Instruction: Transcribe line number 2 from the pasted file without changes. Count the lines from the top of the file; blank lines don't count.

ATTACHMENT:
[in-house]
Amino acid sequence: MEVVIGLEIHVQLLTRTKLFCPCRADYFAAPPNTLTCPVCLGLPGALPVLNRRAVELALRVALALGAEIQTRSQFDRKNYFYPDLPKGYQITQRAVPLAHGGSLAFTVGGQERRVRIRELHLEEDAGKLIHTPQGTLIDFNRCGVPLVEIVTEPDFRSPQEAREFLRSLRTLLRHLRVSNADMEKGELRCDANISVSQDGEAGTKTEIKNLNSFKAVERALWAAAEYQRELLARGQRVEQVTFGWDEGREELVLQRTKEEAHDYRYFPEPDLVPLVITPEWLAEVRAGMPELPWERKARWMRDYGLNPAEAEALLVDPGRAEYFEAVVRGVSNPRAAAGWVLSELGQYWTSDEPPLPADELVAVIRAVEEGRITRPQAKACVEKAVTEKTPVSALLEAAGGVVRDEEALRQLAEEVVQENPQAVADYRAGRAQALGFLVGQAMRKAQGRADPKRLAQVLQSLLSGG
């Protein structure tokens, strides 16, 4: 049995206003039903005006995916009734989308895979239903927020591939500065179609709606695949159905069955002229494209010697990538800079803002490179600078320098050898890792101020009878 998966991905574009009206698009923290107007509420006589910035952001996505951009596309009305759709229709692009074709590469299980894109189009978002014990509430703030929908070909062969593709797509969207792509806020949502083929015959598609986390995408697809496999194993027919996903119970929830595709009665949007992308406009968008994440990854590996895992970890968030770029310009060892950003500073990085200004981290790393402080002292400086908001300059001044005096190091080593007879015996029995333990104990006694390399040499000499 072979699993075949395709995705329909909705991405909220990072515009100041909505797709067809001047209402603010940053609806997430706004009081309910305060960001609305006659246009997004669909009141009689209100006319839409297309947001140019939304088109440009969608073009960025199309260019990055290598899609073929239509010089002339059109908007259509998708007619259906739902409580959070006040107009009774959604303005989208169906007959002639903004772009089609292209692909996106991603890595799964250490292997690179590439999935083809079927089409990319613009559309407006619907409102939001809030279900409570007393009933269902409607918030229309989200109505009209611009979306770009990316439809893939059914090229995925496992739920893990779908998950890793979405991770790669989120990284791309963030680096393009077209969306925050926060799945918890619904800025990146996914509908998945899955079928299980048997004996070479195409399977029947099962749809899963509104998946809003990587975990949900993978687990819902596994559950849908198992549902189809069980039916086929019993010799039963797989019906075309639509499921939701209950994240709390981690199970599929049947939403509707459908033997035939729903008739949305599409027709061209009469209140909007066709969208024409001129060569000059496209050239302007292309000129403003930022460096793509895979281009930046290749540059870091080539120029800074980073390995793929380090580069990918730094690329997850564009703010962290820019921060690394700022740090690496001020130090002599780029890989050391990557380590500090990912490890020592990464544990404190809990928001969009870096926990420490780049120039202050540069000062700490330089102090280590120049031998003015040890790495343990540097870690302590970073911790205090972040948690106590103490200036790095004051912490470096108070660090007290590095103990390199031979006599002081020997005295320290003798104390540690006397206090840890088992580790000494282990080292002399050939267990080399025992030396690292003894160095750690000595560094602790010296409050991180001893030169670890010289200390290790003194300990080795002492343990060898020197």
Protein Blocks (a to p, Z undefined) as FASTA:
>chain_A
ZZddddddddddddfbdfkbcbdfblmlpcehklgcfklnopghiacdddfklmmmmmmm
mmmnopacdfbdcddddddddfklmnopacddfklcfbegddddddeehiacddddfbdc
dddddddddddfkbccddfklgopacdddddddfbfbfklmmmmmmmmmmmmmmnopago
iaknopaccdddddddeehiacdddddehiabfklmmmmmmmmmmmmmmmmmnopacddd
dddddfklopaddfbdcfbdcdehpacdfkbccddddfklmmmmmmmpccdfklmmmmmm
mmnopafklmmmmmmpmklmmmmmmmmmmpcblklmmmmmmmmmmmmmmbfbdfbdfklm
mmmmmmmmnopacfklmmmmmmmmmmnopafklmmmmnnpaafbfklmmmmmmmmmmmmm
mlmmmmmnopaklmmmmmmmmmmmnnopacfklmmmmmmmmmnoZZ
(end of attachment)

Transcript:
Amino acid sequence: MEVVIGLEIHVQLLTRTKLFCPCRADYFAAPPNTLTCPVCLGLPGALPVLNRRAVELALRVALALGAEIQTRSQFDRKNYFYPDLPKGYQITQRAVPLAHGGSLAFTVGGQERRVRIRELHLEEDAGKLIHTPQGTLIDFNRCGVPLVEIVTEPDFRSPQEAREFLRSLRTLLRHLRVSNADMEKGELRCDANISVSQDGEAGTKTEIKNLNSFKAVERALWAAAEYQRELLARGQRVEQVTFGWDEGREELVLQRTKEEAHDYRYFPEPDLVPLVITPEWLAEVRAGMPELPWERKARWMRDYGLNPAEAEALLVDPGRAEYFEAVVRGVSNPRAAAGWVLSELGQYWTSDEPPLPADELVAVIRAVEEGRITRPQAKACVEKAVTEKTPVSALLEAAGGVVRDEEALRQLAEEVVQENPQAVADYRAGRAQALGFLVGQAMRKAQGRADPKRLAQVLQSLLSGG